Delayed Dispatch of First Responders in South Roane County Raises Concerns

Concerns have emerged regarding the 911 dispatch system’s timely response in South Roane County, specifically about the dispatching of fire department first responders to emergency calls. According to an anonymous source monitoring 911 calls, there were significant delays in dispatching first responders to multiple CPR incidents this past weekend.

Delays in Critical CPR Calls

The source reported that several CPR calls, particularly in the South Roane County area, experienced delays of approximately seven minutes before first responders were paged, despite the EMS being dispatched immediately. These incidents included a distressing drowning case involving a seven-year-old child, where CPR was already in progress, and two other CPR calls in the same district. The source emphasized that the fire department should have been paged immediately in such critical situations.

Official Response from EMA Director

In response to these concerns, we spoke with Tim Suiter, the EMA Director, who provided clarification on the matter. Director Suiter confirmed that the calls in question occurred in South Roane County. He explained that the first responder units in this department are not certified to handle medical calls, which is why they were not dispatched.

“There were no fatalities in these incidents,” Suiter assured. “In the case of the seven-year-old drowning, the mother performed CPR, and the child was alert and oriented when EMS arrived. The other CPR call also did not result in a fatality.”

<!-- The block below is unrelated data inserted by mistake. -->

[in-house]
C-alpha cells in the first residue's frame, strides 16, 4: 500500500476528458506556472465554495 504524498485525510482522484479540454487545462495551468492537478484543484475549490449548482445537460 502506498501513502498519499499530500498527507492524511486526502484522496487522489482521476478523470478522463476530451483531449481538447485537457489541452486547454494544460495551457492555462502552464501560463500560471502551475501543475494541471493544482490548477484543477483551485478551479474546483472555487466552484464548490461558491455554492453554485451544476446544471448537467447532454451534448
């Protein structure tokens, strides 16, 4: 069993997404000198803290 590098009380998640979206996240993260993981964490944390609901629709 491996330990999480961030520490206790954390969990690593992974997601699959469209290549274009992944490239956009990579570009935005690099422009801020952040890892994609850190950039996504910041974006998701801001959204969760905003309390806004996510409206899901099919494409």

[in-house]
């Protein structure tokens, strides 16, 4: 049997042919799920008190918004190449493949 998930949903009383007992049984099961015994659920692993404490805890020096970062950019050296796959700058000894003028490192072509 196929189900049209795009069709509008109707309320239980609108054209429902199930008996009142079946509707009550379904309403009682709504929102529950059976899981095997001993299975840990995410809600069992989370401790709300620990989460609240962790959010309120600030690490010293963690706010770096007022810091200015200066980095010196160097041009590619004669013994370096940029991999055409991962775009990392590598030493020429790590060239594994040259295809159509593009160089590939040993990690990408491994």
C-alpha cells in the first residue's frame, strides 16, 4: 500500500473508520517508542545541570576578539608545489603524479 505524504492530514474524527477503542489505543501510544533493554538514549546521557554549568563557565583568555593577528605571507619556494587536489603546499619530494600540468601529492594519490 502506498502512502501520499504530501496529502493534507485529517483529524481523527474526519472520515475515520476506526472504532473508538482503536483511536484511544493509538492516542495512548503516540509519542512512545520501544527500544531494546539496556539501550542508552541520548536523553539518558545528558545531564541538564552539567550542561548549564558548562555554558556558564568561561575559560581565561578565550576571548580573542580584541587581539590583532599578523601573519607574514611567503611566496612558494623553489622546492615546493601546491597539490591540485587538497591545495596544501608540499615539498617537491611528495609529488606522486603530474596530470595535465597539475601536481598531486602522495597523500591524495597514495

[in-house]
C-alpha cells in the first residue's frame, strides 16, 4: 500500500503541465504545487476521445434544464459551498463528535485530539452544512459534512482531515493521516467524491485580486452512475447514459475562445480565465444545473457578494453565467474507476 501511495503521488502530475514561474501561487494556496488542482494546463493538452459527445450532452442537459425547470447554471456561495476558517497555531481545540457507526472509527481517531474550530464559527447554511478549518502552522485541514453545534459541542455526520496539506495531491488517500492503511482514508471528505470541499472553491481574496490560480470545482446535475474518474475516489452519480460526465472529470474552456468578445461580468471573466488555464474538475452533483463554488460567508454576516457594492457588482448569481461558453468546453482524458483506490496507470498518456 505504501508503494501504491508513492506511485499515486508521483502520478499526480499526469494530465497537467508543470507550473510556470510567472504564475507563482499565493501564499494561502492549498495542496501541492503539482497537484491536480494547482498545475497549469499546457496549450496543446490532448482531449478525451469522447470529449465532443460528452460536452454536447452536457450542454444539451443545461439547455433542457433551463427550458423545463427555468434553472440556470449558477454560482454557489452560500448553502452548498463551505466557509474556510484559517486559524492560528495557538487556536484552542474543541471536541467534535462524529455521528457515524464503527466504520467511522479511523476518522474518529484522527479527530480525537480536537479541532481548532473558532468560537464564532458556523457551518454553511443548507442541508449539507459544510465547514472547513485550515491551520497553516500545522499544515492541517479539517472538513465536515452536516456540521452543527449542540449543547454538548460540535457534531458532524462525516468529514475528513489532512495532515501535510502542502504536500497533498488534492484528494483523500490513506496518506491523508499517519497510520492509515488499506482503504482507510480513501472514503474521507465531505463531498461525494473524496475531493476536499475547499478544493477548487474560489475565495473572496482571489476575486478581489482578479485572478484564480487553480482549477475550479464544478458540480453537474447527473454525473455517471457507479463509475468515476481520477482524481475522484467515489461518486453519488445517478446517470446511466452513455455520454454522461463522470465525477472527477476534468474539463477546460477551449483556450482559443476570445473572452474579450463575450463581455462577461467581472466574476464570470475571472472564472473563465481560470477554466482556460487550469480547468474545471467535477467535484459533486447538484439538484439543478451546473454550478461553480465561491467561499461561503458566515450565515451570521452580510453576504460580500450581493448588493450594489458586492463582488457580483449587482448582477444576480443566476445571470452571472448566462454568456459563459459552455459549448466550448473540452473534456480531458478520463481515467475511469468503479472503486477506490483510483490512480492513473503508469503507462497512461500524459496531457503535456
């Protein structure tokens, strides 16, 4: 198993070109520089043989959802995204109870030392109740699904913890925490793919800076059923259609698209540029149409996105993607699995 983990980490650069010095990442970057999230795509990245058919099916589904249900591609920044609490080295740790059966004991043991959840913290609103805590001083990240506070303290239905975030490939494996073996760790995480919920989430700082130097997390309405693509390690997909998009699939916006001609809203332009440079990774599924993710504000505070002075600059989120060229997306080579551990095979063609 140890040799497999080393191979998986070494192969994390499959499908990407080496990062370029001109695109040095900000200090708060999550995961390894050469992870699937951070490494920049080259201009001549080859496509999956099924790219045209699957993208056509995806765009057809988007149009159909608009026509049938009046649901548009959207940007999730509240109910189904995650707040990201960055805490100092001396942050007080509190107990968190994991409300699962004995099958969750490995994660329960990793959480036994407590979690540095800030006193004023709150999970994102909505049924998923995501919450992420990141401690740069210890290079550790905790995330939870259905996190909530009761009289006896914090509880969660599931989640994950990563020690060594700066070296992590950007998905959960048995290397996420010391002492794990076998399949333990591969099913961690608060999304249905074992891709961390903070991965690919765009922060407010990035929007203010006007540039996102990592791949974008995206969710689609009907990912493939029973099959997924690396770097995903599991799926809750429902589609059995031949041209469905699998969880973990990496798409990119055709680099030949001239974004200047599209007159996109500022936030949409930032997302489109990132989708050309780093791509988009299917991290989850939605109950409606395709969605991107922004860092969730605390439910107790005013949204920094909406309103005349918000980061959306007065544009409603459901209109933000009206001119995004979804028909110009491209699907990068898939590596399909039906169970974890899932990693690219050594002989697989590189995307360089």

Certification and Future Plans

Director Suiter highlighted that other areas such as East Roane County, Blair, and West Roane County have volunteer departments that are first responder certified and are equipped to handle medical calls. However, South Roane County currently lacks this certification. He emphasized that this was the reason why the fire department in South Roane County were not paged for the recent CPR incidents.

“This is something we will be looking into in the future,” Suiter stated. “However, all protocols were followed according to the 911 dispatch operations manual.”

Looking Ahead

While the EMA Director assures that all protocols were correctly followed, the delay in dispatching first responders has raised concerns about the current capabilities and certification status of South Roane County’s emergency response teams. The community is hopeful that steps will be taken to ensure quicker and more comprehensive responses in the future, especially for life-threatening emergencies like those involving CPR.

For now, the situation highlights the importance of having certified first responder units across all districts to provide timely and effective medical assistance during emergencies. The EMA’s commitment to reviewing and potentially updating their protocols is a positive step towards improving the overall emergency response system in Roane County.

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